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Powerbooking and Its Evil Cousins


In my days with the Florida attorney general’s office, I was the “car guy.” I received hundreds of written complaints every year regarding vehicle transactions. One of my most amusing complaints — but an instructional one as well — was the one I received from a woman who had returned her leased sedan. Several months after the return, she received a letter from the leasing company, which assessed her $2,100 for a missing moonroof.

Her lease did indicate that a moonroof was one of the options on the vehicle. However, upon review of the subpoenaed deal jacket, there was no evidence of a moonroof. Of course, even before I perused the deal jacket, I was quite confident that this poor woman had been powerbooked.

I contacted the leasing company and the first two clerks told me that she owed the money for the missing moonroof. I was extremely amused by their response as I posed the question, “Do you honestly think that this woman would lease a vehicle and weld the roof closed?” Incredibly, the two clerks both said yes. Ultimately, I spoke with their general counsel, who understood the absurdity of the situation and waived the excessive wear charges. And, of course, the dealer had to pay damages to the consumer.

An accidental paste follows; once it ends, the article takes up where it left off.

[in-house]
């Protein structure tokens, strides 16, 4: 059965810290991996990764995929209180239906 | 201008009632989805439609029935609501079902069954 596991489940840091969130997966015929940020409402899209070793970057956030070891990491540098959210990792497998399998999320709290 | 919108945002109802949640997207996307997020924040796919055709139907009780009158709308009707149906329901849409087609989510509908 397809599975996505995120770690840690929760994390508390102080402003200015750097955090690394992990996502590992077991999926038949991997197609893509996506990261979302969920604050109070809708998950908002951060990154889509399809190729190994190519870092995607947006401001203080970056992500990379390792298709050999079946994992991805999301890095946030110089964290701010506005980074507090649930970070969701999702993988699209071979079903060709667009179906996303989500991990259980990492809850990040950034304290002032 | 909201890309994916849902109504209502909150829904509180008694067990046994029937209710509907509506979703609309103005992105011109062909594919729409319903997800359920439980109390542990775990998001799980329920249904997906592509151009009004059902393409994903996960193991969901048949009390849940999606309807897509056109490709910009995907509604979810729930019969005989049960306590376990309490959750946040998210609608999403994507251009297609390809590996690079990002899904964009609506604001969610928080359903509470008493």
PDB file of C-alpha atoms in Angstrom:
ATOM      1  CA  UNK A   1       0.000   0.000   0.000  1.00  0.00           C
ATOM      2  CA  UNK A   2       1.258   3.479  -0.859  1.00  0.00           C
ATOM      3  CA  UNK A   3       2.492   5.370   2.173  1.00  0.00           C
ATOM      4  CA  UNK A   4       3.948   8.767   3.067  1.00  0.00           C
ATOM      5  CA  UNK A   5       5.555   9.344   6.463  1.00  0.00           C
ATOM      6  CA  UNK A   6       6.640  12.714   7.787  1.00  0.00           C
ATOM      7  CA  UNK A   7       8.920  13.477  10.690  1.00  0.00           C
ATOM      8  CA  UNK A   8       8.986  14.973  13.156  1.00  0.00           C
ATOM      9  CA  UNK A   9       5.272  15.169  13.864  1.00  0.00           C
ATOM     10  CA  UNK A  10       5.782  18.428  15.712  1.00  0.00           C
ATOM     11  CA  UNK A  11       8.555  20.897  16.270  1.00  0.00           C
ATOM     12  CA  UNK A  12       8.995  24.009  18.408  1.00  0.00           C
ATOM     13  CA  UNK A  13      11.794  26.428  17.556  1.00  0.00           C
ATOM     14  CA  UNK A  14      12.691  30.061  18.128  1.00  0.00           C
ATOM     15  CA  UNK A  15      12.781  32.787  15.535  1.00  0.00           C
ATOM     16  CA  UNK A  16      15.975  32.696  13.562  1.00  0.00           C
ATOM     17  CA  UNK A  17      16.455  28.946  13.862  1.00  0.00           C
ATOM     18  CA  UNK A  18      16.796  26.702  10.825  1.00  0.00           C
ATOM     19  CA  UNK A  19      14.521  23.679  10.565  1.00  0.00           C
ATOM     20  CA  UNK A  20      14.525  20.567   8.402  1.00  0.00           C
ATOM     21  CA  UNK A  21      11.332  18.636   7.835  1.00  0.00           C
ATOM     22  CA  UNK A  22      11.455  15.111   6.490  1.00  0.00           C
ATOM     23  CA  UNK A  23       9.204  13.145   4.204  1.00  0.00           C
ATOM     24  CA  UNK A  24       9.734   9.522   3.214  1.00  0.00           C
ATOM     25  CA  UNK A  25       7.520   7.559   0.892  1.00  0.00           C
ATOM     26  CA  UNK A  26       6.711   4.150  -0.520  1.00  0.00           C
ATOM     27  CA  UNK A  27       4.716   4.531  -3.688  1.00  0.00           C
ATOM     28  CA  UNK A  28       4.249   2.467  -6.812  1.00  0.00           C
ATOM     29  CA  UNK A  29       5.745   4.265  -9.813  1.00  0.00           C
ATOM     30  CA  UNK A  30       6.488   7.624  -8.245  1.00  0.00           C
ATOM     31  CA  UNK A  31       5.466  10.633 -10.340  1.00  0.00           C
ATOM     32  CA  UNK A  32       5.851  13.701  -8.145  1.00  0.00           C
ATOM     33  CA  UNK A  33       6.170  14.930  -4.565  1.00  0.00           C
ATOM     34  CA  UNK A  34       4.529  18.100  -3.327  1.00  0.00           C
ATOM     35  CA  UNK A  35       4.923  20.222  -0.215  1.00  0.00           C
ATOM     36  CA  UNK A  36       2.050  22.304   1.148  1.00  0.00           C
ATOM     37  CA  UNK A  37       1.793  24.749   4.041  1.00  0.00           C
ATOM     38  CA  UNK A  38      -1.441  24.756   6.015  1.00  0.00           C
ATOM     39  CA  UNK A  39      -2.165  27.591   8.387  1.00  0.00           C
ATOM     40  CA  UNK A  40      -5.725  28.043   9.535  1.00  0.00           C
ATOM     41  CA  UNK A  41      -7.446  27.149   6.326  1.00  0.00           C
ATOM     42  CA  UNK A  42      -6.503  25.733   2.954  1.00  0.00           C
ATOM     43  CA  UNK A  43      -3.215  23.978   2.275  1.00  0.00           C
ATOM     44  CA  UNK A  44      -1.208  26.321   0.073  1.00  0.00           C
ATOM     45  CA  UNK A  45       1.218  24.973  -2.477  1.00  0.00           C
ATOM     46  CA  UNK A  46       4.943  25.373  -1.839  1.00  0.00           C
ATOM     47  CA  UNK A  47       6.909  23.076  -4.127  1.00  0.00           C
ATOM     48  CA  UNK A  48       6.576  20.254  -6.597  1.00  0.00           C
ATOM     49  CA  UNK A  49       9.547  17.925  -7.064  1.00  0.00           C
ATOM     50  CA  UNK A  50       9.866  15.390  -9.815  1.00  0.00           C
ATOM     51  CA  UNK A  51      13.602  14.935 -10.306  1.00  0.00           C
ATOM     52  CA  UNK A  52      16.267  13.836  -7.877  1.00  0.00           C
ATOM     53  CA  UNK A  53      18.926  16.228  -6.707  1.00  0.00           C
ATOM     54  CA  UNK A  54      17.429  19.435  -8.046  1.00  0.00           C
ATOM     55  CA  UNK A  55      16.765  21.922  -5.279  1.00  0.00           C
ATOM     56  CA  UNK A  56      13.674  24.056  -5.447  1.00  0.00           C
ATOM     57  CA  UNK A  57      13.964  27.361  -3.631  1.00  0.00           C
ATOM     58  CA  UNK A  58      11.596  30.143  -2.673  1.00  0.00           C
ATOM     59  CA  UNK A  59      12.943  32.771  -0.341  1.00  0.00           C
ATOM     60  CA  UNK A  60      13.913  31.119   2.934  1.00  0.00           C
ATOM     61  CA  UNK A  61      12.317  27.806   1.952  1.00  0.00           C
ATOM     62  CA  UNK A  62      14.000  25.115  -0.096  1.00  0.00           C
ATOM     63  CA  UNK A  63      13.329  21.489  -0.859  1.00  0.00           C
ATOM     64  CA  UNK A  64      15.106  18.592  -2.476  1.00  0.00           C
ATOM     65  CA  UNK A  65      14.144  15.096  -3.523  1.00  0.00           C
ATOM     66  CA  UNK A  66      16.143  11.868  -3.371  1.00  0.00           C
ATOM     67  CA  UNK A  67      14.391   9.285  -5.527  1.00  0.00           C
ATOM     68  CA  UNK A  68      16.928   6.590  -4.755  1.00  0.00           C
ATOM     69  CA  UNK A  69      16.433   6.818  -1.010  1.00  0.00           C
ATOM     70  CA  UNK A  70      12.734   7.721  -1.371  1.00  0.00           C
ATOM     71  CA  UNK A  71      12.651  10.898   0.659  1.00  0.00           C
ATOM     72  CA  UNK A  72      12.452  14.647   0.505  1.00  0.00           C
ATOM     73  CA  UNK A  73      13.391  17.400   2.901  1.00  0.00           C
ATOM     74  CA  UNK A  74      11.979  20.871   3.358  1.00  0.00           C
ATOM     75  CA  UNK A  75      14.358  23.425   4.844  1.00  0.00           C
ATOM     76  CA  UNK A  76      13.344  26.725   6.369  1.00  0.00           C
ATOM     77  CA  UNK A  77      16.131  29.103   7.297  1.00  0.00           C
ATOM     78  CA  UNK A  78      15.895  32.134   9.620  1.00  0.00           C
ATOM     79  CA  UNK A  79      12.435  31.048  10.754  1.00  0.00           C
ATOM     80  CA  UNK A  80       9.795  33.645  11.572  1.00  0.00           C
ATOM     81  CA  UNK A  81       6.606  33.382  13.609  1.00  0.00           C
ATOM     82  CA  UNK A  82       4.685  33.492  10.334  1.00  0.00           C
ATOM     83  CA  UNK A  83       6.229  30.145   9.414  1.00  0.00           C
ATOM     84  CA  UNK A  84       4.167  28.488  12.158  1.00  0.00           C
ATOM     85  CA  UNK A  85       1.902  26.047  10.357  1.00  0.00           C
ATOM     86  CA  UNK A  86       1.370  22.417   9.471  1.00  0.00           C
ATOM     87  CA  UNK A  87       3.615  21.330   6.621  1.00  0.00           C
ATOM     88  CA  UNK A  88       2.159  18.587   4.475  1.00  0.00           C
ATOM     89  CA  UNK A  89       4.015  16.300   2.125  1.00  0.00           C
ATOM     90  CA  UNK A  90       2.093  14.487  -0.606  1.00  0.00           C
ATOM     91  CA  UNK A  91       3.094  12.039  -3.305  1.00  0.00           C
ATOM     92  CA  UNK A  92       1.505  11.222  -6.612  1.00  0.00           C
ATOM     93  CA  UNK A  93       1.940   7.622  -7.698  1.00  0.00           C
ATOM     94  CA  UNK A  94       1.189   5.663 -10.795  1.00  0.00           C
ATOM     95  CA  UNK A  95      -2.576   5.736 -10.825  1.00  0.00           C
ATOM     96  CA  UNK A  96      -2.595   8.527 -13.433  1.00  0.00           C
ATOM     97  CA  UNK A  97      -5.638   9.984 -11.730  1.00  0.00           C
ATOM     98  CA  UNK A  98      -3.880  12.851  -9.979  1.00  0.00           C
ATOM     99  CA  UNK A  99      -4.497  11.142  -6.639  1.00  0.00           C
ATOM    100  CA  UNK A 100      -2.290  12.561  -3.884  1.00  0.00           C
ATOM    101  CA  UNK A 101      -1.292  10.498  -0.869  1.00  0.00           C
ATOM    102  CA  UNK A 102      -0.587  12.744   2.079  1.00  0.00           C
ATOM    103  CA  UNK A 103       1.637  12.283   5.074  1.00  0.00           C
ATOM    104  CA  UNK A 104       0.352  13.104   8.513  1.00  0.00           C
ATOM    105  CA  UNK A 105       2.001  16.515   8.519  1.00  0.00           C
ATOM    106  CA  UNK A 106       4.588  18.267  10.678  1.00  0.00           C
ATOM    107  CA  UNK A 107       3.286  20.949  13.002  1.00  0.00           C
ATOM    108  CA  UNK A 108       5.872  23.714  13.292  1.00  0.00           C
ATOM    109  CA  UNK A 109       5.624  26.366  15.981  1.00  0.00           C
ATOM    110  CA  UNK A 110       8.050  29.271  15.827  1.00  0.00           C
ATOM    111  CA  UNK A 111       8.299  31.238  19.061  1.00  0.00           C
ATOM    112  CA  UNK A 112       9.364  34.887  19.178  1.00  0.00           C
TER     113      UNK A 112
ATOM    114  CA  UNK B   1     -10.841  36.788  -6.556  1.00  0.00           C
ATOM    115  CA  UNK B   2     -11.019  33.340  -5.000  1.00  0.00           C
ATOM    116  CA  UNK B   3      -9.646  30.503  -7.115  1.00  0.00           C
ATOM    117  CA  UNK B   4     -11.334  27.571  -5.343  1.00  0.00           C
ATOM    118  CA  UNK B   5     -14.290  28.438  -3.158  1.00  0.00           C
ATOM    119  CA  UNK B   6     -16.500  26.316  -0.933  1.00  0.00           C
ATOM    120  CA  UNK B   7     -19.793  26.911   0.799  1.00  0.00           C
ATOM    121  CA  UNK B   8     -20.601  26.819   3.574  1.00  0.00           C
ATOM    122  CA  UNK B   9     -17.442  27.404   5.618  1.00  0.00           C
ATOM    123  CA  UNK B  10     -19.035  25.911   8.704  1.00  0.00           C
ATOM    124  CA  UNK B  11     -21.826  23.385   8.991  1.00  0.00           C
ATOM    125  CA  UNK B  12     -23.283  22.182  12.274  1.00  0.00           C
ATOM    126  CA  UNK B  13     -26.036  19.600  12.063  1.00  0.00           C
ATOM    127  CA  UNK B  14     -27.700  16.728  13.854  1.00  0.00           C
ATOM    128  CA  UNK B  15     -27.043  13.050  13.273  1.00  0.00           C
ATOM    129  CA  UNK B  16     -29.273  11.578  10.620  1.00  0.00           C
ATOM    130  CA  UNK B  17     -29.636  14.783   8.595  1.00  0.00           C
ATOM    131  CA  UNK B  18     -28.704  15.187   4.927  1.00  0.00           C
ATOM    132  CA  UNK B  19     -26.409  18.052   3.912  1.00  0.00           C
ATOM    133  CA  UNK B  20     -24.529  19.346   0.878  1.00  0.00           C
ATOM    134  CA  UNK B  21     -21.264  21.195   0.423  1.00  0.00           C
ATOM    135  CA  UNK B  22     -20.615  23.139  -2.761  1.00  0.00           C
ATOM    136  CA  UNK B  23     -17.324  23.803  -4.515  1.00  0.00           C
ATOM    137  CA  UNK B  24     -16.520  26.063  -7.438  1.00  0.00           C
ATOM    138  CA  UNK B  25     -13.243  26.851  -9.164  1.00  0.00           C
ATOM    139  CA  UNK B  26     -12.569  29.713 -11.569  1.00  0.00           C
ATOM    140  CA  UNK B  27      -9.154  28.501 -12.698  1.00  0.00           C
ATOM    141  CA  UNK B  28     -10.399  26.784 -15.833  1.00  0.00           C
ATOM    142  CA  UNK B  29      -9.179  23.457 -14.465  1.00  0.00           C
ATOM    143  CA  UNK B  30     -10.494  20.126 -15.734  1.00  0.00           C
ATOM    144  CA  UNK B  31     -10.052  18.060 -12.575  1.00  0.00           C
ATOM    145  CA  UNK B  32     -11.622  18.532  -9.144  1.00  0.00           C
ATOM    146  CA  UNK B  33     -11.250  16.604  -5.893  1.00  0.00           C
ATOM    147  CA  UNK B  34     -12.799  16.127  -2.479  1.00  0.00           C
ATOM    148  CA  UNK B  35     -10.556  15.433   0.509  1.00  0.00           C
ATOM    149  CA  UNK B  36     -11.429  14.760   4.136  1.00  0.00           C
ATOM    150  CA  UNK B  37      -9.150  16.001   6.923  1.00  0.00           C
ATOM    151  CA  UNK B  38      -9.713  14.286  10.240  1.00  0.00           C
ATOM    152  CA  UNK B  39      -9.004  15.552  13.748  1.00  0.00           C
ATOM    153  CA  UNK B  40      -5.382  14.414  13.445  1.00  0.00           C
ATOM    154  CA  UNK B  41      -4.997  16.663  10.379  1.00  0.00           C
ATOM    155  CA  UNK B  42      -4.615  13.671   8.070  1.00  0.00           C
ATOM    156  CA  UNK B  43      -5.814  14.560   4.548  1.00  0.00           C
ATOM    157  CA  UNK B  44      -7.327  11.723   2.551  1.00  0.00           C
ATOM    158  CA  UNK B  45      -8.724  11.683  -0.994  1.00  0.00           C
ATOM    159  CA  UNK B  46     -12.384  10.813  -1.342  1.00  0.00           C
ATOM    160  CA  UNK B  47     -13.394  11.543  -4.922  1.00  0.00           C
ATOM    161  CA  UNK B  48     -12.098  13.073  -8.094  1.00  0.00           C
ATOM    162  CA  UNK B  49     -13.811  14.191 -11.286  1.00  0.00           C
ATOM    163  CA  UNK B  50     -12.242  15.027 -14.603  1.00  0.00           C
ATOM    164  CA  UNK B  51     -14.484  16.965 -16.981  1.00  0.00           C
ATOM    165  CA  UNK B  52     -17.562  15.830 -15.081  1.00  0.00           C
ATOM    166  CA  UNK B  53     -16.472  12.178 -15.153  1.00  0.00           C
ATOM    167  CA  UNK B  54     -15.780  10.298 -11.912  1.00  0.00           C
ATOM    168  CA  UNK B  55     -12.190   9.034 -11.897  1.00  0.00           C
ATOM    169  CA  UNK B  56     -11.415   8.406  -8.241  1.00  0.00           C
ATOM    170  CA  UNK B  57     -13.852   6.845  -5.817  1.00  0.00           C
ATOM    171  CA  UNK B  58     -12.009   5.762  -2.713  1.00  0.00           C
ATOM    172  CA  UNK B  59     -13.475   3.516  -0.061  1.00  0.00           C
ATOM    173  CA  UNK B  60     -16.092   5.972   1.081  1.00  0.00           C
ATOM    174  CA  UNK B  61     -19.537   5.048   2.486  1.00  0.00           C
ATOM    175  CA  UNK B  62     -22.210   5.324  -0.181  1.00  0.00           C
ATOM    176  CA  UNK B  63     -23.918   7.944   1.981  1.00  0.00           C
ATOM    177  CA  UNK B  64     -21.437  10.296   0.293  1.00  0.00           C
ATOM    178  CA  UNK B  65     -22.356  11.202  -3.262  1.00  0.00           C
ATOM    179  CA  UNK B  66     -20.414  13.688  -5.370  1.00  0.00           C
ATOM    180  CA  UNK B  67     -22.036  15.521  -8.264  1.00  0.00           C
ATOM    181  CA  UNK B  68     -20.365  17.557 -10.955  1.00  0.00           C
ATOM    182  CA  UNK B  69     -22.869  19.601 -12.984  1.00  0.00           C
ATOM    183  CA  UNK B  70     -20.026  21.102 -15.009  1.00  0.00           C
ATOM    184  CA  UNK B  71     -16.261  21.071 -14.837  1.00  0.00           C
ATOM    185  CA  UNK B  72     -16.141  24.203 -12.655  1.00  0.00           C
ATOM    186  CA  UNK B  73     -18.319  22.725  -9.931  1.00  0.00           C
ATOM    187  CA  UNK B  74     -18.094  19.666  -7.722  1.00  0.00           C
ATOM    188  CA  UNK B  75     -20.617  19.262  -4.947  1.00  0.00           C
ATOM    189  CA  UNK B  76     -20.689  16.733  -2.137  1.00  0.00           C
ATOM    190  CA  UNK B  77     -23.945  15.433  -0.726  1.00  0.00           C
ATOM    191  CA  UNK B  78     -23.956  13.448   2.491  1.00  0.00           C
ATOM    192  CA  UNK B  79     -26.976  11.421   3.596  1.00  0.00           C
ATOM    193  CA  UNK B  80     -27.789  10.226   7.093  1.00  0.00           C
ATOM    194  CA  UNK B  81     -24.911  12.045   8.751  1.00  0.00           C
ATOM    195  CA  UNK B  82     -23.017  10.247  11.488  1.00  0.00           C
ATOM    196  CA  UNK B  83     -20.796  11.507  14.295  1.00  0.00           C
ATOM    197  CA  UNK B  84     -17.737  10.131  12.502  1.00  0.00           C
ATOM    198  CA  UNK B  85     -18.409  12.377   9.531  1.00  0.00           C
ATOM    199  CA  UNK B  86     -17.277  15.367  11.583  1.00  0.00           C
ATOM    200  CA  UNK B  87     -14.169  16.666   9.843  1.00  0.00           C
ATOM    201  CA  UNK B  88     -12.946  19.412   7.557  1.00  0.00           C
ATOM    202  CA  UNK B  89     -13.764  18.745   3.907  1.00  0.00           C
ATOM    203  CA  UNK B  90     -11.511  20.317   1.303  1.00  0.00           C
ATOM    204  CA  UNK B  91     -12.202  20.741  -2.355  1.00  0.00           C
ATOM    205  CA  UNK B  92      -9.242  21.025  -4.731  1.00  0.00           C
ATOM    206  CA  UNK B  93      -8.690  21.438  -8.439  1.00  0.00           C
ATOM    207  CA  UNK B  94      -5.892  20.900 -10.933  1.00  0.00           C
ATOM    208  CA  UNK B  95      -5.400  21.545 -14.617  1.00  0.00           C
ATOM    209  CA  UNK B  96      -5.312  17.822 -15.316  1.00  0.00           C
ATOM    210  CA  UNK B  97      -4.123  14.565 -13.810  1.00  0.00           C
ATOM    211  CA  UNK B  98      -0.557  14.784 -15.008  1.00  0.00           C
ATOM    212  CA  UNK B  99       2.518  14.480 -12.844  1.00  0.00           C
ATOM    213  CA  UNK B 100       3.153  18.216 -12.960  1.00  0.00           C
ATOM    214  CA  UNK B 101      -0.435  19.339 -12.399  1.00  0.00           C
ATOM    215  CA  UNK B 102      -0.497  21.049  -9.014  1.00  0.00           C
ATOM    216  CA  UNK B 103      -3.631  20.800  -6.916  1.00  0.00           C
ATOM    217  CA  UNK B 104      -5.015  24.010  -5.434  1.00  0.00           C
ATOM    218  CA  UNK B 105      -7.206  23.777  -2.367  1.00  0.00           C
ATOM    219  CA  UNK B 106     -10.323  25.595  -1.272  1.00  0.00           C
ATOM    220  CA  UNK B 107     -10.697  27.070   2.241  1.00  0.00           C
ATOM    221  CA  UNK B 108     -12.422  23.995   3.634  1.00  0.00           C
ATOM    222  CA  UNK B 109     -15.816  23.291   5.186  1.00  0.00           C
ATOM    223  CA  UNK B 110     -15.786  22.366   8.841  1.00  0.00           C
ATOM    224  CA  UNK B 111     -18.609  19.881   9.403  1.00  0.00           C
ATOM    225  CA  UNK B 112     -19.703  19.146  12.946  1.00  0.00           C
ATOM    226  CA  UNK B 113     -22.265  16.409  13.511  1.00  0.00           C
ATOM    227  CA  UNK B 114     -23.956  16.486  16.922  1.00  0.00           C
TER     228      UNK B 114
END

I was reminded of this incident recently by a conversation I had with a dealer consultant who also works with nearprime and subprime financing sources. He told me that he has been reviewing numerous transactions recently and concluded that as many as 70% of these vehicle sales were powerbooked. He also said he believed this nefarious practice is reemerging in the industry. If this consultant is correct, certain finance managers are challenging fate.

If finance managers don’t believe that they can face criminal charges over these infractions, they would be poorly advised. I prosecuted a case which led to a finance manager being incarcerated for eight years. He, too, didn’t think that he would ever be caught, tried, and sentenced.